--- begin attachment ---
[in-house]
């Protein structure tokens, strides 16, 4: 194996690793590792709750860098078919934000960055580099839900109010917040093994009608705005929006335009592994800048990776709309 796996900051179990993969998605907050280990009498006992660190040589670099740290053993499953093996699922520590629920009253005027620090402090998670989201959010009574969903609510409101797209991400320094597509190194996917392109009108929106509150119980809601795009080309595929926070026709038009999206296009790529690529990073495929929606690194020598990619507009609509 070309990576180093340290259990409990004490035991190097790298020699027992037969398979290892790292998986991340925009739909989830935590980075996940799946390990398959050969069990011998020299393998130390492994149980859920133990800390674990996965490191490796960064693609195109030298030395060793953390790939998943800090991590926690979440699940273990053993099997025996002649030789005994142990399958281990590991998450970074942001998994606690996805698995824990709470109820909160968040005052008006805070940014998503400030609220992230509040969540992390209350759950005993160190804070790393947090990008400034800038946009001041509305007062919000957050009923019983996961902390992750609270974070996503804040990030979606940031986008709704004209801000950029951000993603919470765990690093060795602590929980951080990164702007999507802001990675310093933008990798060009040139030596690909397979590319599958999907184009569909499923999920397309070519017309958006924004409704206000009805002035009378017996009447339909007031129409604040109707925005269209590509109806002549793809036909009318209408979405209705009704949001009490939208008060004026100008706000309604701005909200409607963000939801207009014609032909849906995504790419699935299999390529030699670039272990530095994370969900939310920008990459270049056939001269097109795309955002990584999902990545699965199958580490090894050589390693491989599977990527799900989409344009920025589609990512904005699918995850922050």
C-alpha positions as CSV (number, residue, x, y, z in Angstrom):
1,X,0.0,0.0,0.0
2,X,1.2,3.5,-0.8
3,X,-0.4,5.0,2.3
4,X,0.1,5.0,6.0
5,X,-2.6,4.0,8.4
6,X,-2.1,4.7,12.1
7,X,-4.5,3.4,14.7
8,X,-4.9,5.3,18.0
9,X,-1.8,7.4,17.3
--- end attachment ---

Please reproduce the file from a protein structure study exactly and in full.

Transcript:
[in-house]
């Protein structure tokens, strides 16, 4: 194996690793590792709750860098078919934000960055580099839900109010917040093994009608705005929006335009592994800048990776709309 796996900051179990993969998605907050280990009498006992660190040589670099740290053993499953093996699922520590629920009253005027620090402090998670989201959010009574969903609510409101797209991400320094597509190194996917392109009108929106509150119980809601795009080309595929926070026709038009999206296009790529690529990073495929929606690194020598990619507009609509 070309990576180093340290259990409990004490035991190097790298020699027992037969398979290892790292998986991340925009739909989830935590980075996940799946390990398959050969069990011998020299393998130390492994149980859920133990800390674990996965490191490796960064693609195109030298030395060793953390790939998943800090991590926690979440699940273990053993099997025996002649030789005994142990399958281990590991998450970074942001998994606690996805698995824990709470109820909160968040005052008006805070940014998503400030609220992230509040969540992390209350759950005993160190804070790393947090990008400034800038946009001041509305007062919000957050009923019983996961902390992750609270974070996503804040990030979606940031986008709704004209801000950029951000993603919470765990690093060795602590929980951080990164702007999507802001990675310093933008990798060009040139030596690909397979590319599958999907184009569909499923999920397309070519017309958006924004409704206000009805002035009378017996009447339909007031129409604040109707925005269209590509109806002549793809036909009318209408979405209705009704949001009490939208008060004026100008706000309604701005909200409607963000939801207009014609032909849906995504790419699935299999390529030699670039272990530095994370969900939310920008990459270049056939001269097109795309955002990584999902990545699965199958580490090894050589390693491989599977990527799900989409344009920025589609990512904005699918995850922050």
C-alpha positions as CSV (number, residue, x, y, z in Angstrom):
1,X,0.0,0.0,0.0
2,X,1.2,3.5,-0.8
3,X,-0.4,5.0,2.3
4,X,0.1,5.0,6.0
5,X,-2.6,4.0,8.4
6,X,-2.1,4.7,12.1
7,X,-4.5,3.4,14.7
8,X,-4.9,5.3,18.0
9,X,-1.8,7.4,17.3